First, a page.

Valee Taylor was one of more than 33,000 claimants in the ultimate settlement. In the early 1980s, he’d applied for a $325,000 Farm Service Agency (FSA) loan administered by the USDA. But the agency denied Taylor on the grounds that he had no farming experience, even though five generations of his family had been farmers, and he’d worked on the family farm in high school. Though they won the legal battle, individual farmers received little from Pigford; a typical payout was about $50,000, which neither relieved most plaintiffs’ debts nor helped them regain their land. And the case sparked substantial resentment among some conservatives, white neighbors, and local USDA staff who thought Black farmers had been paid off by the Democratic Party or given a backdoor form of reparations.
When the Obama administration settled with a new class of Pigford claimants in 2010, right-wing commentator Andrew Breitbart covered the case obsessively, describing the settlement as a Democratic “vote-buying scheme.” In March 2010, Breitbart published selectively edited video clips that made it seem like Shirley Sherrod, the head of the USDA’s Rural Development office in Georgia, had admitted to discriminating against a white farmer. Secretary of Agriculture Tom Vilsack immediately fired Sherrod. When the rest of the video emerged, making clear Sherrod had done no such thing, Vilsack offered her another post within the USDA, which she declined. (She sued Breitbart for defamation and settled out of court.)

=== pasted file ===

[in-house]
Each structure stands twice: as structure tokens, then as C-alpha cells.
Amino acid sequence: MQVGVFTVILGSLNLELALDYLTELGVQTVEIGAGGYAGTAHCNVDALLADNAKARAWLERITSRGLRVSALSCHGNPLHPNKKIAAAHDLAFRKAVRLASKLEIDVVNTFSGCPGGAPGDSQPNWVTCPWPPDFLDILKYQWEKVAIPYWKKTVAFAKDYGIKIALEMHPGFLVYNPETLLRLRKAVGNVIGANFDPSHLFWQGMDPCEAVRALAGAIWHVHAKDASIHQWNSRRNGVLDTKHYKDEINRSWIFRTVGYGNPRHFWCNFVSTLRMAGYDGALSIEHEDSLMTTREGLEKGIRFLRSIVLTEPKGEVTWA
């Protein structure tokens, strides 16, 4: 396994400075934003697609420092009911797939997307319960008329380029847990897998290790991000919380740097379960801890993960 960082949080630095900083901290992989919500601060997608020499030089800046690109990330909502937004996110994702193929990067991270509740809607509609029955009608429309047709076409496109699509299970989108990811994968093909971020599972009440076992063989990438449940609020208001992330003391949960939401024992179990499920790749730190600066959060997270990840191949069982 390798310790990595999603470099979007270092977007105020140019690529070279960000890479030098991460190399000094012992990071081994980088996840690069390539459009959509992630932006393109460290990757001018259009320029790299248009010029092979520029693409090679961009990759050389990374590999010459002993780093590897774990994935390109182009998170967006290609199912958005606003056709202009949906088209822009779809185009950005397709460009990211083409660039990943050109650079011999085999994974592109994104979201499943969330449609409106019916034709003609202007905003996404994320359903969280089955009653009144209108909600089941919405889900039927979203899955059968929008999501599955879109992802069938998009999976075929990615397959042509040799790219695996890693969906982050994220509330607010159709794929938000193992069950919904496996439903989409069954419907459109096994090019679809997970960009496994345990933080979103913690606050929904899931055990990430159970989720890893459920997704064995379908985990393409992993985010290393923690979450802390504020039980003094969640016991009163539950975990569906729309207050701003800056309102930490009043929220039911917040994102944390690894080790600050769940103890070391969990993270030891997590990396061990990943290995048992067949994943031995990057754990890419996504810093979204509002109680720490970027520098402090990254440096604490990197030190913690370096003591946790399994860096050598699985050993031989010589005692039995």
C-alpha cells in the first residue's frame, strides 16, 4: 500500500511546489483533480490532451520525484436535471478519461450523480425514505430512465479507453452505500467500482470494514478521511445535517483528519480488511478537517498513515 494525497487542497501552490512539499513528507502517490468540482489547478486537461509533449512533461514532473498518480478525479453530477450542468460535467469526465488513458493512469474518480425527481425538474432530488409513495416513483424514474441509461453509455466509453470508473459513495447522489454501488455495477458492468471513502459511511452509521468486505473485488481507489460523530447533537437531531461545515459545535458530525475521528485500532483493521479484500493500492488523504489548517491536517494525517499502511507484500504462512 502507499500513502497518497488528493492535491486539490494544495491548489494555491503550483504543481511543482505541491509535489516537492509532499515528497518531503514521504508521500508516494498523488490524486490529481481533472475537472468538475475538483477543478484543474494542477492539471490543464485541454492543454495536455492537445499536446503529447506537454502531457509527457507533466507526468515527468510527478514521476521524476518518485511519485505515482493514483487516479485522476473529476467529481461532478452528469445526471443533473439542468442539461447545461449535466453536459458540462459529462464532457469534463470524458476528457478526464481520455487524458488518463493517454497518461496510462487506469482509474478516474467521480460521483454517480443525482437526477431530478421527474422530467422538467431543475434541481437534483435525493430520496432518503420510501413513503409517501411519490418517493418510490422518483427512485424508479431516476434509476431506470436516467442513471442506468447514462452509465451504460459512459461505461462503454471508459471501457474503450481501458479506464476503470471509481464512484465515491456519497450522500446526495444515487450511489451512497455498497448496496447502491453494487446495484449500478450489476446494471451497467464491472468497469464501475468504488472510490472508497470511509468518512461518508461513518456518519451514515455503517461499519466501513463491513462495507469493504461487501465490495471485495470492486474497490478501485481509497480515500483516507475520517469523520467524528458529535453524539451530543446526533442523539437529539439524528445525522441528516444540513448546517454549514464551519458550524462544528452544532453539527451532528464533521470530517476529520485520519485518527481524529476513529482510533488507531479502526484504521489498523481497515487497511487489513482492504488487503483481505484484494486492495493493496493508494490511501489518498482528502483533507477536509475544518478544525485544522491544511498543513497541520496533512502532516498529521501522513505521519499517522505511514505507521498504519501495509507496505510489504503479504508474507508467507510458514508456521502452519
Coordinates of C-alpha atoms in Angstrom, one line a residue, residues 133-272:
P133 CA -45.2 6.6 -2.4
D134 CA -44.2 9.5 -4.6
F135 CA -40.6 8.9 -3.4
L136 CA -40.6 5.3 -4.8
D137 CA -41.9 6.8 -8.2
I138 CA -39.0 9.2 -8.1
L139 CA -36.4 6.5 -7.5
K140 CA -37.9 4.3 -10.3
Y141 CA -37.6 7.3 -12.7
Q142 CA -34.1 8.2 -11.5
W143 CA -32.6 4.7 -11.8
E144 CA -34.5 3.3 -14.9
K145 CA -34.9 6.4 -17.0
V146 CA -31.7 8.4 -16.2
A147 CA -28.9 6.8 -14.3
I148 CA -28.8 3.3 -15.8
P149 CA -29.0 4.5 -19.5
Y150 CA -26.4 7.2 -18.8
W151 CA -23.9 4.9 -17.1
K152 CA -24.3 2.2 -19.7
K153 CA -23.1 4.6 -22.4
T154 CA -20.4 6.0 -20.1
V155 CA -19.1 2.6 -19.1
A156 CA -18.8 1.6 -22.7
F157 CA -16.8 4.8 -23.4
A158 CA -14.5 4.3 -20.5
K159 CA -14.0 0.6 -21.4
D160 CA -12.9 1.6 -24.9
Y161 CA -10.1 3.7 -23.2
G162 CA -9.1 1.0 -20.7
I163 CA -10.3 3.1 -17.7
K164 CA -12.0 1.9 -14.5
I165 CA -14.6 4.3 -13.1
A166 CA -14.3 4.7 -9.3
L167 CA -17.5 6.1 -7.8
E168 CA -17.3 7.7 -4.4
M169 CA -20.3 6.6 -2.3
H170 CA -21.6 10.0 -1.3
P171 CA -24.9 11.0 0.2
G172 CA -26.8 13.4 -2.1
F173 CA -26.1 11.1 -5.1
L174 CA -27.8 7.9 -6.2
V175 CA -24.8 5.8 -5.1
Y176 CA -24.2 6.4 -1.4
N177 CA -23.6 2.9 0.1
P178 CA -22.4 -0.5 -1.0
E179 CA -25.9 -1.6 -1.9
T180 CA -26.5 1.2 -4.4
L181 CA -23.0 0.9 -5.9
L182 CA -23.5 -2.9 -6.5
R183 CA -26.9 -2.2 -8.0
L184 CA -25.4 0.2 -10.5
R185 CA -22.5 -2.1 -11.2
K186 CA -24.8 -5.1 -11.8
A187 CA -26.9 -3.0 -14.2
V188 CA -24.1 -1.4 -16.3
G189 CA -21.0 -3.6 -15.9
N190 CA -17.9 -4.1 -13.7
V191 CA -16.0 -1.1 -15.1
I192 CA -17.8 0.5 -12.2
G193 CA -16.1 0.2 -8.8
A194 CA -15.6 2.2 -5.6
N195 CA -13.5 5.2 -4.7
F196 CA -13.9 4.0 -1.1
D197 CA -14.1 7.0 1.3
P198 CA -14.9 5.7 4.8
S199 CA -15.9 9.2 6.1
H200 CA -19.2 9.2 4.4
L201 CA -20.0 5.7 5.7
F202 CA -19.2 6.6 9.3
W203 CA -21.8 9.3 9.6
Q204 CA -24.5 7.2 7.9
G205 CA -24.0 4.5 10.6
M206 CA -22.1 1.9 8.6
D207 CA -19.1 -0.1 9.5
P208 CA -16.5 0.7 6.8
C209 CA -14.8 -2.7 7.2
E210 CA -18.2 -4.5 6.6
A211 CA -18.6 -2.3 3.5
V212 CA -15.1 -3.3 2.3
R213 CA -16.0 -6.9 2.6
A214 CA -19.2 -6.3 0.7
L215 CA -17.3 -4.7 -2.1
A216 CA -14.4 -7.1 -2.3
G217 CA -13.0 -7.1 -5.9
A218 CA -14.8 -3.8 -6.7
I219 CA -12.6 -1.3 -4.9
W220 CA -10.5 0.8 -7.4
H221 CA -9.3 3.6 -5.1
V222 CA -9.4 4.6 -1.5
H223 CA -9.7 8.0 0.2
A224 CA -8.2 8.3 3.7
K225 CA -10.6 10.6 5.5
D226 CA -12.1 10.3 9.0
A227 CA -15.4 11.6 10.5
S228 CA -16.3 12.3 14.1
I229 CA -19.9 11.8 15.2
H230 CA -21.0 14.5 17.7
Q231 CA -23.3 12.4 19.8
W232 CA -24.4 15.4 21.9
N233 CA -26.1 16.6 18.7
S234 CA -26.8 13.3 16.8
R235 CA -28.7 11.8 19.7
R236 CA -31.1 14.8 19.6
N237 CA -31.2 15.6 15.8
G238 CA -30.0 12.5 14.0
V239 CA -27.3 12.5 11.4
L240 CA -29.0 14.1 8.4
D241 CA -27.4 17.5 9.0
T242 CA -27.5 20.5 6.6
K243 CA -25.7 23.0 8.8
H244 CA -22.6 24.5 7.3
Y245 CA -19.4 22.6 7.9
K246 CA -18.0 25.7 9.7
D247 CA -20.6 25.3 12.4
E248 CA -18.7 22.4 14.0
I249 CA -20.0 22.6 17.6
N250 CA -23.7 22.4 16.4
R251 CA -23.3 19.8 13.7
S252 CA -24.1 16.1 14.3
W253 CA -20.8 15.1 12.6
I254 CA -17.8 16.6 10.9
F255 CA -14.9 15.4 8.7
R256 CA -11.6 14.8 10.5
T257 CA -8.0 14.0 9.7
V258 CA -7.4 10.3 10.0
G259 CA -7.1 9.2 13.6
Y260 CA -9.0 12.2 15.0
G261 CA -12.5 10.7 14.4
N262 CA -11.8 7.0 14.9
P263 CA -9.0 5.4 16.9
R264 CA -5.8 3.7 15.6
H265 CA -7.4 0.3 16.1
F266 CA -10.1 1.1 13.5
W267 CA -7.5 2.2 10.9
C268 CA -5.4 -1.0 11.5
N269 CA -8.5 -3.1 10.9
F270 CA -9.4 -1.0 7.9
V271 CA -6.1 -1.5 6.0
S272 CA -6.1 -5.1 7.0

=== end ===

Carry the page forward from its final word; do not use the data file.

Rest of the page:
Pigford also highlighted internal divisions in the department. “We had a small group of people who supported Pigford and all of the class actions we settled,” agrees Joe Leonard, the USDA’s civil rights director under Obama, and “a large number of people who did not.” In 2002, three years after the first Pigford settlement, Congress reorganized the civil rights office, renaming it the Office of the Assistant Secretary for Civil Rights (OASCr, often pronounced “Oscar” within the division). But while Vilsack would say the case “helped close a painful chapter in our collective history,” the resentments linger. According to one former civil rights office employee, “The USDA employees who were around [during Pigford] still have the same anger that Black farmers got something they didn’t deserve.”